From: Musket
Date: 03 Sep 14 - 11:16 AM

Not at all. I know at least one lass who always said she coul.....

I digress.


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Subject: RE: Definition of folk song
From: Bounty Hound
Date: 03 Sep 14 - 02:52 PM

'Explored and expanded', nope, sorry Jim, you do seem to struggle with words, can't see anything that means 'borrowed' there.

Get your dictionary out and look up explored and expanded. That's got more to do with developing the tradition. Oh, but of course in your eyes, that can't happen, can it!


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Subject: RE: Definition of folk song
From: Bert
Date: 03 Sep 14 - 04:37 PM

A song that folk (people that is) are singing.


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Subject: RE: Definition of folk song
From: Steve Parkes
Date: 03 Sep 14 - 04:49 PM

Rough 'n' ready definitions ...

1: The traditional, or British, folk song:
A song that, regardless of its origins, has passed into the oral tradition and been amended thereby;

2: The American, or contemporary, folk song:
A song that was written, composed, and performed by non-commercial person or persons;

3: The pragmatic but unhelpful modern definition:
Anything they'll let you sing in a folk club.

Hope this helps (but I doubt it!)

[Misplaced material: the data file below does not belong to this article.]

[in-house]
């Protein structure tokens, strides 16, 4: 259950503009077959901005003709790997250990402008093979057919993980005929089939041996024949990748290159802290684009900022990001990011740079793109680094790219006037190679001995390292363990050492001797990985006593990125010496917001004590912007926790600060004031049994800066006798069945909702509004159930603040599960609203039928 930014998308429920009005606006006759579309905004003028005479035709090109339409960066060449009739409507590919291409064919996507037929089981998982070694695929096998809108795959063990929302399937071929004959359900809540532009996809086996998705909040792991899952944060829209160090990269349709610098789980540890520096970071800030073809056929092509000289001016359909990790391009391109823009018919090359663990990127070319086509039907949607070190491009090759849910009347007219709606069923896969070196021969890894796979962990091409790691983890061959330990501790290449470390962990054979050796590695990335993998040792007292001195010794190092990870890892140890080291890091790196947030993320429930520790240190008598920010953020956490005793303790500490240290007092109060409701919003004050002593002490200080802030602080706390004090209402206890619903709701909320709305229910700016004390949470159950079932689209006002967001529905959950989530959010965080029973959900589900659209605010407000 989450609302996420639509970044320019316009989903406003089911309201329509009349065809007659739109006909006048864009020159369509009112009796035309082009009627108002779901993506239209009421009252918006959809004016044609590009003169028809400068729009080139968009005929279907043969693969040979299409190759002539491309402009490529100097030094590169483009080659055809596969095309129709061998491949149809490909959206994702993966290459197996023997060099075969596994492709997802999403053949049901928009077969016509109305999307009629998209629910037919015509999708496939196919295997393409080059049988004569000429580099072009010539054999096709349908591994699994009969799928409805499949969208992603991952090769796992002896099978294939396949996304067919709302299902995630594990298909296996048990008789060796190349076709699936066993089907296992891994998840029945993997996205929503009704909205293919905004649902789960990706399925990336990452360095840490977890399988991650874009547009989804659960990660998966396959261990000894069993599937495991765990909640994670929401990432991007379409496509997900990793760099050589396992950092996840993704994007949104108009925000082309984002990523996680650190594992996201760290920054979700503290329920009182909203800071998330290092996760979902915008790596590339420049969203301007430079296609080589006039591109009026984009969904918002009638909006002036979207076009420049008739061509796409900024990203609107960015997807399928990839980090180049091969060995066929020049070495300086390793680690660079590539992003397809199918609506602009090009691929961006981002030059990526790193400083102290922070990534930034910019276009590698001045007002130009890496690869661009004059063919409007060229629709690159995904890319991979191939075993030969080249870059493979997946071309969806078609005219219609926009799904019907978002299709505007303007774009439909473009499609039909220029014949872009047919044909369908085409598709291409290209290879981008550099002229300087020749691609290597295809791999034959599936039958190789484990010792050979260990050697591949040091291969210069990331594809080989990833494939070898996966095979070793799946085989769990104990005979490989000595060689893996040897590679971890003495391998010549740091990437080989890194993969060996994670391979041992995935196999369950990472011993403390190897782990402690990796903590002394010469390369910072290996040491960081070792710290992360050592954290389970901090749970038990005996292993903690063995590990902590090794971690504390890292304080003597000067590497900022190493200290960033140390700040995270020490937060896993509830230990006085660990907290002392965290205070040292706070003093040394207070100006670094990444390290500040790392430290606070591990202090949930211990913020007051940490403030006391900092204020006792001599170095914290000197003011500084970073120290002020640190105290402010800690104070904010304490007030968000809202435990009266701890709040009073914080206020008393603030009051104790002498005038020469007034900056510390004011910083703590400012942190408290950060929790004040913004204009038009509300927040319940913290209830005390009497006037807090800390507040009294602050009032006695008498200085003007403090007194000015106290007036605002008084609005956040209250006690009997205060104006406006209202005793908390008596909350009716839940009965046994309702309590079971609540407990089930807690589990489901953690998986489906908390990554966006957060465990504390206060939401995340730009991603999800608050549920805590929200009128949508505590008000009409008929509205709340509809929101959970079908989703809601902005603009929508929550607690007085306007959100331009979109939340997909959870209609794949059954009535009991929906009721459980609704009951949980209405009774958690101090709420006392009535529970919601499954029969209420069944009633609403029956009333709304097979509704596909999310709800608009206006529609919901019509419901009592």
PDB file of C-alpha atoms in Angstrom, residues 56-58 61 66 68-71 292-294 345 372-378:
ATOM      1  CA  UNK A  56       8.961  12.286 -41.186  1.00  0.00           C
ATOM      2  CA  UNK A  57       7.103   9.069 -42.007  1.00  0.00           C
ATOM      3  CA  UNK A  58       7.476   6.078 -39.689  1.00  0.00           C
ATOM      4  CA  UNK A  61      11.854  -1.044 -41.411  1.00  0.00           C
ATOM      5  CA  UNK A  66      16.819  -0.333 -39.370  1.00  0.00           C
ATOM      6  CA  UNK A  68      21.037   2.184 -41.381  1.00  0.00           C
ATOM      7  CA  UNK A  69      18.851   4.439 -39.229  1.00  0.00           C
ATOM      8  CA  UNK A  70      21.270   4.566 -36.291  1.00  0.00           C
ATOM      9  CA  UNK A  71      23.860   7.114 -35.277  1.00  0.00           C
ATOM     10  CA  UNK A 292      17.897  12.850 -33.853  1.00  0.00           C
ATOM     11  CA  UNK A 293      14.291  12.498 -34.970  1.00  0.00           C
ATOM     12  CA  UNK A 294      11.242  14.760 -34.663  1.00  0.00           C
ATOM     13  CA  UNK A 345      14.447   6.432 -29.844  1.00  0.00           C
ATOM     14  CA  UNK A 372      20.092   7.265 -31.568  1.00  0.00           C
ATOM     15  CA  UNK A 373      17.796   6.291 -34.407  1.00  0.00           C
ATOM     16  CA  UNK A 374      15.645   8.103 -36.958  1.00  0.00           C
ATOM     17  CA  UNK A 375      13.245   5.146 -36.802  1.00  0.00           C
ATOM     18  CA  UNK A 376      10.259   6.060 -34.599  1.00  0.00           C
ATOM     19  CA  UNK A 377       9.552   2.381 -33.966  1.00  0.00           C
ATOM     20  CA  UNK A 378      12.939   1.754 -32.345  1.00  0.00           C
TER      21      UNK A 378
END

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Subject: RE: Definition of folk song
From: michaelr
Date: 03 Sep 14 - 07:58 PM

Kendall! What were you thinking? Feeling a bit perverse?


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Subject: RE: Definition of folk song
From: Jim Carroll
Date: 04 Sep 14 - 06:39 AM

"Explored and expanded', nope, sorry Jim, you do seem to struggle with words, can't see anything that means 'borrowed' there. "
Ho Hum
"In Britain in the 1960s and 1970s groups like Fairport Convention and Steeleye Span explored and expanded the form; electronic and other less traditional instruments began to be used, giving rise to a style known as folk rock."
Jim Carroll


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Subject: RE: Definition of folk song
From: GUEST,colin Holt
Date: 04 Sep 14 - 07:40 AM

This topic seems to come up on this site over and over .. which perhaps emphasises a lack of complete clarity on the subject. Like many I suspect, I've never quite understood what "Folk music" means. In fact I spent some years fearing that I was missing something.